Posthumous conception: The public weigh in on post mortem sperm and egg retrieval

Posthumous conception
Posthumous conception

Twenty years after the Court of Appeal passed an historic judgement allowing widow Diane Blood to be inseminated with her dead husband’s sperm, the debate continues with the majority of Brits now in favour of post mortem sperm and egg retrieval

On 6th February 1997, widow Diane Blood won the legal right to use her dead husband’s sperm in an historic Court of Appeal ruling.

On 11th December 1998, Blood gave birth to her first son, and in July 2002, she had her second son, again using her dead husband’s frozen sperm.

In February 2003, Blood claimed another victory when she won the legal battle to have her late husband legally recognised as the father of her children.

Posthumous conception –the process of conceiving using someone’s egg, sperm or embryo after they have died, has gained popularity over the years but has always remained a contentious issue.

New research has now revealed an interesting insight into what appears to be a wider acceptance of posthumous conception across both genders.

A Slater and Gordon research study of over 2,000 Brits revealed that three quarters of us are in favour of a widow being allowed to use her husband’s sperm to posthumously start a family and similarly, two thirds of Brits believe a widower should be allowed to use their wife’s eggs posthumously.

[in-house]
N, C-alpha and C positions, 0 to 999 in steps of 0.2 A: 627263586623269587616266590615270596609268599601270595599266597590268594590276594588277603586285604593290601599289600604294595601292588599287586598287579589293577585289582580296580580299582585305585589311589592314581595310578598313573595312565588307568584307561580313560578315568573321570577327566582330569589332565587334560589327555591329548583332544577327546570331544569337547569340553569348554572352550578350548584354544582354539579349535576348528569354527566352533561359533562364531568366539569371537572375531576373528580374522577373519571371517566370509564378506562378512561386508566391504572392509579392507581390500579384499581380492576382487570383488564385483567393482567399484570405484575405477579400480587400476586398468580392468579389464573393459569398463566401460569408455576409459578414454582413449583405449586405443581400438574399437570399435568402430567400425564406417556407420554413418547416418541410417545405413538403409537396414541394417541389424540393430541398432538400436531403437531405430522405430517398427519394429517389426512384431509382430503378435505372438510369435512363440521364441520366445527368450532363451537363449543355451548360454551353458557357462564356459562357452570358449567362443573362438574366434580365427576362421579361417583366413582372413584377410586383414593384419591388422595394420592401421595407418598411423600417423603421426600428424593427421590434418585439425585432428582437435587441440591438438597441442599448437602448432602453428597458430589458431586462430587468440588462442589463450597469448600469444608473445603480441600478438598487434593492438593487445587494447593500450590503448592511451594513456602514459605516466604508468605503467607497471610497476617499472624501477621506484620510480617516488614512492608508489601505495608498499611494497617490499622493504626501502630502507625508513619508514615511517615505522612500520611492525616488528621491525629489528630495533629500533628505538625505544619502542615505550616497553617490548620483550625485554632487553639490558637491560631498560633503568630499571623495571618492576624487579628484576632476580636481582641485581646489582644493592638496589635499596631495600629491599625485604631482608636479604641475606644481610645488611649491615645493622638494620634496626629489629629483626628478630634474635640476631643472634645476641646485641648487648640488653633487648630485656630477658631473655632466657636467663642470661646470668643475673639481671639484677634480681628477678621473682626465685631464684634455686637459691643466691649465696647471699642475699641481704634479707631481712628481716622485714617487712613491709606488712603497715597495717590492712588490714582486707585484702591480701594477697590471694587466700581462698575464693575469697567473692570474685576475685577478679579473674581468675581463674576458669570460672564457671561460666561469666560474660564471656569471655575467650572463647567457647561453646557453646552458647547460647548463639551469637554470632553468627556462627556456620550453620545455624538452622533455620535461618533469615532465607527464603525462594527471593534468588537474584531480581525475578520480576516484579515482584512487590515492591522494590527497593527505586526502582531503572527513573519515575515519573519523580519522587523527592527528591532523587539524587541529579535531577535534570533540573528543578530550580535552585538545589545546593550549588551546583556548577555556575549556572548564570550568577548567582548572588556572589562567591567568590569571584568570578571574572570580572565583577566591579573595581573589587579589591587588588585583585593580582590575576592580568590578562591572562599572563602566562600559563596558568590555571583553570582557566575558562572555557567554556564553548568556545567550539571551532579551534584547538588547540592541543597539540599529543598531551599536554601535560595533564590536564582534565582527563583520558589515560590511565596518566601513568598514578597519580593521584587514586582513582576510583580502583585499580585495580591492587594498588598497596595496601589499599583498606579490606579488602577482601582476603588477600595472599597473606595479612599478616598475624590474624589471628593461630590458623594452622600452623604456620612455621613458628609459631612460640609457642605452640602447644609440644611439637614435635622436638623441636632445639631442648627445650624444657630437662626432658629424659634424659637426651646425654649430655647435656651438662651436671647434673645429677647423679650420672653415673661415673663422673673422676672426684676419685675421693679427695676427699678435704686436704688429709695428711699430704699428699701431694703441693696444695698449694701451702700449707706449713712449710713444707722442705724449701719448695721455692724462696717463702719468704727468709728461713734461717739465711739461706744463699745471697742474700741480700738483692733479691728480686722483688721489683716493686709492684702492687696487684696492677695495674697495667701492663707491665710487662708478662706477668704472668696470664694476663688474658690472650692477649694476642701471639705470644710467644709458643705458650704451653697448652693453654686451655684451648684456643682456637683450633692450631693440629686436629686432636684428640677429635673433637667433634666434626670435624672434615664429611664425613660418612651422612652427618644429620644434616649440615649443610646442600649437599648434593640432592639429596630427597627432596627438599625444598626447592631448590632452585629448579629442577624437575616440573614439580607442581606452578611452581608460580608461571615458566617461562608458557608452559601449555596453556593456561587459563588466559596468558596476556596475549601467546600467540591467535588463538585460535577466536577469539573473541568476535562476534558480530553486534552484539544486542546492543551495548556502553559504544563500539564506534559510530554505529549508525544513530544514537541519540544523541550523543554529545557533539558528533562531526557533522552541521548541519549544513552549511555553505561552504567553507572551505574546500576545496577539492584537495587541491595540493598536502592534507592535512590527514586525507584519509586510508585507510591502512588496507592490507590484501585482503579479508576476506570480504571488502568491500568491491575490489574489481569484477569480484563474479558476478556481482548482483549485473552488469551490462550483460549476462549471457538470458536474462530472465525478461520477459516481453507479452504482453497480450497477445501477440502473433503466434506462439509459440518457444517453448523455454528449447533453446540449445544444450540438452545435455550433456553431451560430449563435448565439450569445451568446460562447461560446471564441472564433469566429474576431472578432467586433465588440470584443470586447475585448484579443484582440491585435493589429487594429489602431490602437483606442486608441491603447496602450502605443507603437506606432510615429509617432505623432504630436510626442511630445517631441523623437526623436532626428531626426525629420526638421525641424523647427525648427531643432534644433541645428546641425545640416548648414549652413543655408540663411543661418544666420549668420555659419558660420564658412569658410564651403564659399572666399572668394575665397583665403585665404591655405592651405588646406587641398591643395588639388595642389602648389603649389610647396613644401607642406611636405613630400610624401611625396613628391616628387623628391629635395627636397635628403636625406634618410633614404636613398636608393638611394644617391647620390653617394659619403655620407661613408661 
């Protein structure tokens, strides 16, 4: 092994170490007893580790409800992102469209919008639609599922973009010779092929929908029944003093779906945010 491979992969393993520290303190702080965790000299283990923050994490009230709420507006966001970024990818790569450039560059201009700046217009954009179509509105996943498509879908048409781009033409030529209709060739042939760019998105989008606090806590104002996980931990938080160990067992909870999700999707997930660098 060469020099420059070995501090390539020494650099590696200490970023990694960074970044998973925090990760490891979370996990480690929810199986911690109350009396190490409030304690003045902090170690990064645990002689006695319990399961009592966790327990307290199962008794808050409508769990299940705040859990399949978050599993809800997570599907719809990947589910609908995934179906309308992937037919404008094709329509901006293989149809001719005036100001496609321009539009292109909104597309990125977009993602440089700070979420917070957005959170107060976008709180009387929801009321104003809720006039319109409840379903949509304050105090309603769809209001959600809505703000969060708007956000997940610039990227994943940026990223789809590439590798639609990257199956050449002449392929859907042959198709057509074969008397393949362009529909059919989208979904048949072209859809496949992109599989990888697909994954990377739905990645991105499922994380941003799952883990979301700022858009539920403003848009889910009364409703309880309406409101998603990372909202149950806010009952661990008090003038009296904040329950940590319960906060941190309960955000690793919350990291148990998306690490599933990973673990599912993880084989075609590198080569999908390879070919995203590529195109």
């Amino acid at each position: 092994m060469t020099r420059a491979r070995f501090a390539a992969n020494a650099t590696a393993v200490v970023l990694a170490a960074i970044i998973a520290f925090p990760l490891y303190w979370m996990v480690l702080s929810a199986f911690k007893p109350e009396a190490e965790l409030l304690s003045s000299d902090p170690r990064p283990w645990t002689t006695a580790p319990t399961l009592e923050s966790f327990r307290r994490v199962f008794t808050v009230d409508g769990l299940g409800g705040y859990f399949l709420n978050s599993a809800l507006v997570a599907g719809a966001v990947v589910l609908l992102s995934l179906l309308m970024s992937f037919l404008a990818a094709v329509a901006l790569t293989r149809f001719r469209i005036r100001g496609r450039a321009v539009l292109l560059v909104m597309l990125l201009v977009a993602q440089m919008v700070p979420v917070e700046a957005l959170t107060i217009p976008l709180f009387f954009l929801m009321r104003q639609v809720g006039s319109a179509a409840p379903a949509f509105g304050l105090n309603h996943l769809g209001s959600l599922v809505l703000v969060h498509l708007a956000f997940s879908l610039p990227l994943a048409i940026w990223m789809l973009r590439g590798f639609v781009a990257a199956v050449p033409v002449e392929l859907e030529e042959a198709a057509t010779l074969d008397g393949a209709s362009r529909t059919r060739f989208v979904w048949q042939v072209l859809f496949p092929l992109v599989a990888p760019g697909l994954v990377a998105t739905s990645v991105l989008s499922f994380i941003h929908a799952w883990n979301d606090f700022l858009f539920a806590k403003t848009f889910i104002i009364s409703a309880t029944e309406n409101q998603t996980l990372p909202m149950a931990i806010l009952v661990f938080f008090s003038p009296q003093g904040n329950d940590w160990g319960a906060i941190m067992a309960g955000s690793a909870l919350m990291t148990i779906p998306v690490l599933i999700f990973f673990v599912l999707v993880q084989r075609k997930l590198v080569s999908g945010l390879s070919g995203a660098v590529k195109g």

Amongst those who are of the opinion that both a widow and a widower should not be allowed to use their husband’s sperm or wife’s egg posthumously, the main reasoning was that the arrangement would impact the child who would grow up not knowing their deceased father or mother.

Outside the wider debate on whether or not posthumous conception should be allowed for a widow or widower, how many Brits are actually discussing the issue inside their homes with their partners?

Interestingly, men were found more vocal about the issue than women with one in six (16%) saying they have discussed the posthumous use of their sperm with their spouse and an additional 35 per cent saying they will do so in the future. In comparison, only 12 per cent of women have discussed posthumous use of their eggs with their partners.

Despite holding back on the topic, over half (59%) of women said they would be willing of their partner using their eggs after death. Amongst the men, 70 per cent would be willing of their partner using their sperm after death with only one in seven being firmly against it.

Both genders were also found to be in favour of using their partners’ sperms and eggs posthumously –exactly half of the women in the UK said they would want to use their partners sperm.